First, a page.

Consider Steve Jobs, founder of Apple. As a leader, Jobs was known for his polymathic grasp of all fields related to his business, from visual design to IT engineering to marketing and finance. It was Jobs’ ability to synthesize his knowledge of these fields into a whole that enabled him to build a revolutionary business that transformed people’s engagement with technology.
Given that the greatest challenges require thinking across multiple fields, it’s no wonder that those who’ve made the biggest contributions were often polymaths. So it begs one to ask why does society pressure you to specialize?
Are you bored by your work? Does your job leave you longing for change, excitement and adventure? Well, you’re not alone. A lot of us suffer from the monotony of our occupations.
For one thing, many of today’s specialized white-collar jobs lack variety in a fundamental way – they don’t even allow us to move. This sedentary, “desk-job culture” which is common in today’s working world inhibits our physical well-being.
This is demonstrated by the fact that in 2018 alone, over 30 million workdays were lost in the United Kingdom to back, neck and muscle problems stemming primarily from sedentary lifestyles. Why do the long sitting hours required by white-collar jobs take such a toll? Because our bodies are designed to move, not to stay put!
This lack of variety in today’s working world not only affects our physical health, it also affects our mental health.
Hard evidence suggests that many of us are unhappy and disillusioned in our jobs. A 2010 UK survey is telling in this regard. It revealed that only 20 percent of employees were content with their work. That means that a whopping 80 percent were dissatisfied with the employment they held.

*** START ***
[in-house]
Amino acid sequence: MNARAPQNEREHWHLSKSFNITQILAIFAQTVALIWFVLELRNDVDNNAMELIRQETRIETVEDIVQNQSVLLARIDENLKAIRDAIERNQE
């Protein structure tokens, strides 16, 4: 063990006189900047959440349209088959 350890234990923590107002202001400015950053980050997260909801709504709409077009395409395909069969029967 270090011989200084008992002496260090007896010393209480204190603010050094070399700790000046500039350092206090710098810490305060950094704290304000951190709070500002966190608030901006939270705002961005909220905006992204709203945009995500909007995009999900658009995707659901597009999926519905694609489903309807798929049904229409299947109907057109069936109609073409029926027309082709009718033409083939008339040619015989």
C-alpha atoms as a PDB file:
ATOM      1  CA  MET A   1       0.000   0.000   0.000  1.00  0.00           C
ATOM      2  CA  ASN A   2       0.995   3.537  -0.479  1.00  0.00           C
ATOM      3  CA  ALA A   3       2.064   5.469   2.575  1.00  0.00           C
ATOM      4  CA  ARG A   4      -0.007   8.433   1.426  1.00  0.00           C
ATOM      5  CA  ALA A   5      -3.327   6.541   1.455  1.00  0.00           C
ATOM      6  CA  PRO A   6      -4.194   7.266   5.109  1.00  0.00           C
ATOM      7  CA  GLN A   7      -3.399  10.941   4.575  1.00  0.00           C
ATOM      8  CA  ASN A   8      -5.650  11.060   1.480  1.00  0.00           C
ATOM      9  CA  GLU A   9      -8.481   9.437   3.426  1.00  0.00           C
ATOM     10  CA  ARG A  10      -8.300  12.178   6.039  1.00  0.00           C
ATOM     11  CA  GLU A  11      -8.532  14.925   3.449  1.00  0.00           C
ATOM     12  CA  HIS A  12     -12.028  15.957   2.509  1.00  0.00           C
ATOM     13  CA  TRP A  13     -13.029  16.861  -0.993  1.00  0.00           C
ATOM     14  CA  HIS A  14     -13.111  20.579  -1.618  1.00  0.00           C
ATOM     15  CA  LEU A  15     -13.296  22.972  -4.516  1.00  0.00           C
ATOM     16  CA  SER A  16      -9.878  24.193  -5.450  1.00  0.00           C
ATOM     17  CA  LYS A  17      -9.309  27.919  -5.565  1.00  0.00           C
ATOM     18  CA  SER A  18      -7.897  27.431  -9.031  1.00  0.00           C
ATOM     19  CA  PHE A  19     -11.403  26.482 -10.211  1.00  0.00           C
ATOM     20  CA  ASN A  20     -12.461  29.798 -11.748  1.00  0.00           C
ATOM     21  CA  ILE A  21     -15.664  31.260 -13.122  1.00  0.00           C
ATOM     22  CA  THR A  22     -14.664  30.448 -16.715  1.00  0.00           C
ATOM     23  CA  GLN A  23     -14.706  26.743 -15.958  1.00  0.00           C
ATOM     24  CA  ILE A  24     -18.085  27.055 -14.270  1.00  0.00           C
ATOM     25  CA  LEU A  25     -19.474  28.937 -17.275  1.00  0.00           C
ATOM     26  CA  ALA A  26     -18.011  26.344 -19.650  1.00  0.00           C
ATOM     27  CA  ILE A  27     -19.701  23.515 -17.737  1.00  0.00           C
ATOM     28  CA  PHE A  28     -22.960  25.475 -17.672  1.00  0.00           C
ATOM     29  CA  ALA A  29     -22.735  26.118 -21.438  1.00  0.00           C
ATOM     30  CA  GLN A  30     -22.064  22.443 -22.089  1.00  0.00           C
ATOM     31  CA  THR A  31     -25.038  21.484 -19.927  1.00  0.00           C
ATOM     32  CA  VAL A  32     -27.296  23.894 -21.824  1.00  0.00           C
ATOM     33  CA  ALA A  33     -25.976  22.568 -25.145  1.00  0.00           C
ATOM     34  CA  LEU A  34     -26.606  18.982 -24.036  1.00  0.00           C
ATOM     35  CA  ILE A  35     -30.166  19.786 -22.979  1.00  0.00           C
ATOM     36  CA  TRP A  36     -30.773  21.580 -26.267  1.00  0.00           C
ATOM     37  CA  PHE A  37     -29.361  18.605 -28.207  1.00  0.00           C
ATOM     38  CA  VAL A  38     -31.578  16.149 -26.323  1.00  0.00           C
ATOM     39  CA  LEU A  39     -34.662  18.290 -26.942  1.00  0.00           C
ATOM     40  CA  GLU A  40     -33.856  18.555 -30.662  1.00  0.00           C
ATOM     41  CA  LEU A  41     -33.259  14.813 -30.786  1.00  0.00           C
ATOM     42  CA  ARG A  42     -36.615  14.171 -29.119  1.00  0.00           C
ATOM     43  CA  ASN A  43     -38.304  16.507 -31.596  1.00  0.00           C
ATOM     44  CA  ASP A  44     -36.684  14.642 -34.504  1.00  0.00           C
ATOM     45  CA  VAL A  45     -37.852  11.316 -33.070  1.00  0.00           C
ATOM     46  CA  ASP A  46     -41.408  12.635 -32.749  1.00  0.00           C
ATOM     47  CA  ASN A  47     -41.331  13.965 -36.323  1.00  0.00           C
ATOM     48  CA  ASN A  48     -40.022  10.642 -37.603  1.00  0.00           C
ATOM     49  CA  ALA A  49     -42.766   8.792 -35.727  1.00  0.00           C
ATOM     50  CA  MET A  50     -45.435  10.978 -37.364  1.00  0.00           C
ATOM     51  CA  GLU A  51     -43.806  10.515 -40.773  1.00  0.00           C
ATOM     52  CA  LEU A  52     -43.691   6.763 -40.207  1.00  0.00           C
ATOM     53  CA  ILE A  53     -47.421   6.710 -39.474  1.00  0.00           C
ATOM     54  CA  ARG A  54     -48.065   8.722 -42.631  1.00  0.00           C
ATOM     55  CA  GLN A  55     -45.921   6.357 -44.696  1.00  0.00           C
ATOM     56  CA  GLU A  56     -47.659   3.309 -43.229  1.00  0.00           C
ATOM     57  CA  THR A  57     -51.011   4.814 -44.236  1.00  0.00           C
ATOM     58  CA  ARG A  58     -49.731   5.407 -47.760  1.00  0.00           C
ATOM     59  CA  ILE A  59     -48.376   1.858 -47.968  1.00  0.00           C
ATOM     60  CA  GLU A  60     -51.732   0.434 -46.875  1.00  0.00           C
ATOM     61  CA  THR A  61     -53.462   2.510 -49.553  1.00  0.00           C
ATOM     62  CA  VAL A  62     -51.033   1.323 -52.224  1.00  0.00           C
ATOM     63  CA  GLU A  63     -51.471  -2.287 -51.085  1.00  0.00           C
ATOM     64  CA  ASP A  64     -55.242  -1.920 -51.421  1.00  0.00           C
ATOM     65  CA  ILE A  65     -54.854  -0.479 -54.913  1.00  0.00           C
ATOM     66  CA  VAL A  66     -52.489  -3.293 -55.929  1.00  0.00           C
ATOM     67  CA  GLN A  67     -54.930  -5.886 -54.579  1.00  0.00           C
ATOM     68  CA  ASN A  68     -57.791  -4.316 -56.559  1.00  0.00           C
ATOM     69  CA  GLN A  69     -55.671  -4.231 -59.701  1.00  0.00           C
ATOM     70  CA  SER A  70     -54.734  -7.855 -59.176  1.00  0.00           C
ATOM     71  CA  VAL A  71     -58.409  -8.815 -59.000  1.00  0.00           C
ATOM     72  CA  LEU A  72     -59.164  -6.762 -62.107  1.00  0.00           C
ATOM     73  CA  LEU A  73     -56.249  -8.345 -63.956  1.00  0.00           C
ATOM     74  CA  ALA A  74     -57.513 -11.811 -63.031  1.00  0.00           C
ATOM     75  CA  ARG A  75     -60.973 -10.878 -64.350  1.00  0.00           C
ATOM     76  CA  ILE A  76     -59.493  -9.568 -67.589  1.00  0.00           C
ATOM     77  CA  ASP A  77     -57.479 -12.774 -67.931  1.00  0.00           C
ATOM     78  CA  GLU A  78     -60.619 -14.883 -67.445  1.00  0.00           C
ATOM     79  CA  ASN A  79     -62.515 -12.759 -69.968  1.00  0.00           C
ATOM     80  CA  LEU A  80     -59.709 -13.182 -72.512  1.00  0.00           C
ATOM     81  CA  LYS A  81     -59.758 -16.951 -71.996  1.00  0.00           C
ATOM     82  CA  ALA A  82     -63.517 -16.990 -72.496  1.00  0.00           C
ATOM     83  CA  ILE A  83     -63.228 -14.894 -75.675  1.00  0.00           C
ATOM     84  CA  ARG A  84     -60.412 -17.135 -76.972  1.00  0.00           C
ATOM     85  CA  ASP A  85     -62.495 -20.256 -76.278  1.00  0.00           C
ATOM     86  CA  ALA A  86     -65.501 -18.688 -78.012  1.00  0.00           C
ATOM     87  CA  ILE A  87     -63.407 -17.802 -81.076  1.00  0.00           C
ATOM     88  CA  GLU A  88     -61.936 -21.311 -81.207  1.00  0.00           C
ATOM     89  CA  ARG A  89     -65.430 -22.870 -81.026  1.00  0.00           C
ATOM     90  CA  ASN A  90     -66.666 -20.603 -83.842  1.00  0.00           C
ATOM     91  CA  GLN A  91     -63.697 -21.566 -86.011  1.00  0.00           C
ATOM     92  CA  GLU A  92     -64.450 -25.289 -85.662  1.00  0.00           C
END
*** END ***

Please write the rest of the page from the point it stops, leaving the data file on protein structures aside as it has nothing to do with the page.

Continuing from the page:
Similarly, a 2008 UK survey revealed that over 50 percent of employees were under stimulated or disengaged by the work they did.
Yet another survey, which looked at workers in 18 different countries spanning Europe to South America, found that over half felt that their work wasn’t challenging enough, indicating widespread feelings of frustration.
As these surveys suggest, at the bottom of our unhappiness and disillusionment is an unfulfilled desire for variety, change and challenge in our employment.
How common is this desire to escape our monotonous work? A study carried out by The School of Life, an educational organization established by author Alain de Botton, indicates that it’s indeed quite common.
This study found that 60 percent of workers would follow a different career path if they could begin again from scratch. The same study also found that 20 percent of employees believe that they’ve never held a role to which they were well-suited.